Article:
Microsoft to Stop Making Smartphones

A little over two years ago, Microsoft closed their $7.2B acquisition of Nokia’s smartphone business. Now, there’s basically nothing left. Jussi Rosendahl and Tuomas Forsell, Reuters:

The U.S. company said it would shed up to 1,850 jobs, most of them in Finland, and write down $950 million from the business. It did not say how many employees currently work on smartphones in the group as a whole.

A Finnish union representative told Reuters the cuts would essentially put an end to Microsoft’s development of new phones.

“My understanding is that Windows 10 will go on as an operating system, but there will be no more phones made by Microsoft,” said Kalle Kiili, a shop steward.

The predictability of this news doesn’t mask how shitty it is. What a loss.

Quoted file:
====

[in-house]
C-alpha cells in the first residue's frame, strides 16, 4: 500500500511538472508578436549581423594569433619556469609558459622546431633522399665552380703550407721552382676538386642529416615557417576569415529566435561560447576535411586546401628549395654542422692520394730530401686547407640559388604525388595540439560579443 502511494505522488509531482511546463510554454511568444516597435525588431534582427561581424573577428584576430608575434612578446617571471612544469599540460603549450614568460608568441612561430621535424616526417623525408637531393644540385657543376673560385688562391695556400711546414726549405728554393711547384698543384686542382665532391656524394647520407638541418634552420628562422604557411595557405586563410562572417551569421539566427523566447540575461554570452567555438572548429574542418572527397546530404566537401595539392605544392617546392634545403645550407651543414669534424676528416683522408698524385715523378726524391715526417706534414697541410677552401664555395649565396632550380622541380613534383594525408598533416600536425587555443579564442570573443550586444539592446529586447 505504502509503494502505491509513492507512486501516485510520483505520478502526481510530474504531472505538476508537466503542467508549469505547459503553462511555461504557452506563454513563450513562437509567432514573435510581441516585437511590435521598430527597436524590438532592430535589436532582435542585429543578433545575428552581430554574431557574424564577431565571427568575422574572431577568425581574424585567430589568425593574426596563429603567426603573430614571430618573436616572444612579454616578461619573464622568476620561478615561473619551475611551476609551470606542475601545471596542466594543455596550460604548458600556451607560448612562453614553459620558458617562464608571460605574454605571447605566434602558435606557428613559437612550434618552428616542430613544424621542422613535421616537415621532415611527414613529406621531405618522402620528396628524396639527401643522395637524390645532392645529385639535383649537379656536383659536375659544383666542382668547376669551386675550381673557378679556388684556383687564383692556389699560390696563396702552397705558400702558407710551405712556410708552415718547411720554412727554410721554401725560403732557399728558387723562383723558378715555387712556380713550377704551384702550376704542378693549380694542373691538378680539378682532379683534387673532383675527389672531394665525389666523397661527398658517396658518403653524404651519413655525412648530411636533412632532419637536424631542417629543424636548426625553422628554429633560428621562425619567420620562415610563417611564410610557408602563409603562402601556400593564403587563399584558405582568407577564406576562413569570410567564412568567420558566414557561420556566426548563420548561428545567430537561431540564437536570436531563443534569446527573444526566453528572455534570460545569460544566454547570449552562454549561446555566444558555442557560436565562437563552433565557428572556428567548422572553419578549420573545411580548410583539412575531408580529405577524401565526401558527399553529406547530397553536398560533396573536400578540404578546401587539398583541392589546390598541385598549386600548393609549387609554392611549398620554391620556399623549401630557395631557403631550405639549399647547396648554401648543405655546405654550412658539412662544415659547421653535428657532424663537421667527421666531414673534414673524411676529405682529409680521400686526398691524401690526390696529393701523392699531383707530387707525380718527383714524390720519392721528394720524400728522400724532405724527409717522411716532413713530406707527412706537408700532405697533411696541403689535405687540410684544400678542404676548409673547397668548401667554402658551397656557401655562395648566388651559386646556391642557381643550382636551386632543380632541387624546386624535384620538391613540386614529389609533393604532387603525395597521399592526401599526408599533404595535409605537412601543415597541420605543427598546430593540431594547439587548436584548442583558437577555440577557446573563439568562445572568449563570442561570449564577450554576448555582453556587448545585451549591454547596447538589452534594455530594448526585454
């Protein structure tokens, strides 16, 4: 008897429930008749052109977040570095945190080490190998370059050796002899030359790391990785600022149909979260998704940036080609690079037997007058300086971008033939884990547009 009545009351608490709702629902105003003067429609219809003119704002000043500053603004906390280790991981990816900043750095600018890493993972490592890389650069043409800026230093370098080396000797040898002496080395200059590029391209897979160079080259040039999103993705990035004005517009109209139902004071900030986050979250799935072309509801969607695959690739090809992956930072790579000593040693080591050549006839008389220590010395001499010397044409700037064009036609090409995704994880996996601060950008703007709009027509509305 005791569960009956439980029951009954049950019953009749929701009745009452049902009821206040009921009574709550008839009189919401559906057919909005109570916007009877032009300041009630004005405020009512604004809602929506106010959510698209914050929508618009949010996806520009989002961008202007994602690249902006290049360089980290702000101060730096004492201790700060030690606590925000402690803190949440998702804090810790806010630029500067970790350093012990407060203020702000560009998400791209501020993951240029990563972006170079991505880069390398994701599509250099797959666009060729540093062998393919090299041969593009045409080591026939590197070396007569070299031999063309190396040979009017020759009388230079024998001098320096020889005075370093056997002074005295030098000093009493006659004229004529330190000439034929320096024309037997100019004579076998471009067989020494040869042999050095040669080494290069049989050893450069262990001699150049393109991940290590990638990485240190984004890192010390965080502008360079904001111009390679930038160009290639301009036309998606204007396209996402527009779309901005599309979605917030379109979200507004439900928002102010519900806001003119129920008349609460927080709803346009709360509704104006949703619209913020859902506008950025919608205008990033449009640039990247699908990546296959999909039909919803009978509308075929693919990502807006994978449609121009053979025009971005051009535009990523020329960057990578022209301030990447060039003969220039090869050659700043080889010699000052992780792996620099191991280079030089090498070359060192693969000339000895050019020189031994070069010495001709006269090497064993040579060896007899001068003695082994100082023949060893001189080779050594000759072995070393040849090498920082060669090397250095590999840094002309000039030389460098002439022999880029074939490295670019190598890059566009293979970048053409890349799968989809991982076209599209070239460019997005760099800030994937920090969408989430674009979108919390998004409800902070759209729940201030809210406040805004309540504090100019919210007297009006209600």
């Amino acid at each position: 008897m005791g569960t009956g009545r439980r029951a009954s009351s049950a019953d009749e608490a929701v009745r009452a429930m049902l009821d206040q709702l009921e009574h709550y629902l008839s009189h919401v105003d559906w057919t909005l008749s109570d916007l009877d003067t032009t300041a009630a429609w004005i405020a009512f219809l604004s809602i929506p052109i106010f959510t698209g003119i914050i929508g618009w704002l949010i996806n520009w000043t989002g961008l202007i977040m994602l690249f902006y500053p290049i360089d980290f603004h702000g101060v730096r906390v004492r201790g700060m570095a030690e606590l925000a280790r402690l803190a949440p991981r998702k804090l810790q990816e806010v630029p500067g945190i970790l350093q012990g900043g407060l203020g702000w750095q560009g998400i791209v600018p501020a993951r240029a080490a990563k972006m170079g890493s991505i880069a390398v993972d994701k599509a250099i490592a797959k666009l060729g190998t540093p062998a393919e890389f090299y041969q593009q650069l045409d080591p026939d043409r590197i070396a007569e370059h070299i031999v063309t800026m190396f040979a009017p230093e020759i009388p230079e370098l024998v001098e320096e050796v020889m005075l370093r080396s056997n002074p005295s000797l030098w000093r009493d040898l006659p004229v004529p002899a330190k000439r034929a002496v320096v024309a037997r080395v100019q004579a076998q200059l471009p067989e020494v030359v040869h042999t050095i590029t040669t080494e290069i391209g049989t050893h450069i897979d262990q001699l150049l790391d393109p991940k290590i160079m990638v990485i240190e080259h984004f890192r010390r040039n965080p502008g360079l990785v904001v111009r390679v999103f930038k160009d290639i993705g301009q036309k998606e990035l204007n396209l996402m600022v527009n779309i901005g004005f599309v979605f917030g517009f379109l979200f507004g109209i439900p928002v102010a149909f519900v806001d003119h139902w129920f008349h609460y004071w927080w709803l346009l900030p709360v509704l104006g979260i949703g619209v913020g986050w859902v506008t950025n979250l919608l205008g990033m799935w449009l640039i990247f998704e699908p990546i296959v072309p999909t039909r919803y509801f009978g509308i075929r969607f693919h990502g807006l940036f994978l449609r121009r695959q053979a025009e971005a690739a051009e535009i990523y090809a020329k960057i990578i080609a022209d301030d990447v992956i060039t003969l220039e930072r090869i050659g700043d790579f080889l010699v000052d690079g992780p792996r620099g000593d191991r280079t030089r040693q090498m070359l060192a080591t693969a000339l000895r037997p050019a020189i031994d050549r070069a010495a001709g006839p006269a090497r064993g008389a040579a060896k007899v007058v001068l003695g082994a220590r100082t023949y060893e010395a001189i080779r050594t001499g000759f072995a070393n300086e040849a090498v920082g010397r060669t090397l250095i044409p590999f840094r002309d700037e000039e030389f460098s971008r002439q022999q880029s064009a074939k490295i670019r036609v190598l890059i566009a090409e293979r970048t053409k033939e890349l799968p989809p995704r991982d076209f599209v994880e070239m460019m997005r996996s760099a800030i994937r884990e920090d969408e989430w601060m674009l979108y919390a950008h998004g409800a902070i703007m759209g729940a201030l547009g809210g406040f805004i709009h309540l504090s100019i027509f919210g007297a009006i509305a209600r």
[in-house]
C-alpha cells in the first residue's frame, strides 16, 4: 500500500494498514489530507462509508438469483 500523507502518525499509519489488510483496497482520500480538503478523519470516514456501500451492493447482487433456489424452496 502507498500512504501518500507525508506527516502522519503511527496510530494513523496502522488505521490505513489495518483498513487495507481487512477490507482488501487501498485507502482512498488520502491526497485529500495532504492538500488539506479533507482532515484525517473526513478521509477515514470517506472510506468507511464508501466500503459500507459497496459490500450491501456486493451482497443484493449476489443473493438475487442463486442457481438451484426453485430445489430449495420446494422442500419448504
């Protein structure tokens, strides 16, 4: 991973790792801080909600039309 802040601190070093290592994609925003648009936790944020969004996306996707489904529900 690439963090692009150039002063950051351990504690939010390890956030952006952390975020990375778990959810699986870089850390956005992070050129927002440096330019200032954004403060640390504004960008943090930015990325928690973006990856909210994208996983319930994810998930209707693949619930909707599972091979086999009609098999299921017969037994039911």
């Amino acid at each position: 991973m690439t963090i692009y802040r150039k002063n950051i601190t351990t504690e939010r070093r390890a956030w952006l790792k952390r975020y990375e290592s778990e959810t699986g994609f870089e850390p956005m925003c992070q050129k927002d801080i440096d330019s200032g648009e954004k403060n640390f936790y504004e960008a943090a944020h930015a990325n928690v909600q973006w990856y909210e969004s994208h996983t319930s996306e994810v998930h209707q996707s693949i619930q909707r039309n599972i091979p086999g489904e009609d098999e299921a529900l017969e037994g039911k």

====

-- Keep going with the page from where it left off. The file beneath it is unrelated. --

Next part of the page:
As for Nokia, their feature phone business will live on. Last week, they announced that Hon Hai (you know them as Foxconn) would be manufacturing cellphones to be sold by HMD — a brand new company, run by former Microsoft VPs.

See Also: Ben Thompson:

Microsoft under Nadella’s leadership has, over the last three years, undergone a tremendous transformation, embracing its destiny as a device-agnostic service provider; still, it is fighting the headwinds of Amazon’s cloud, open source tooling, and the fact that mobile users had six years to get used to a world without Microsoft software. How much stronger might the company have been had it faced reality in 2007, but the culture made that impossible.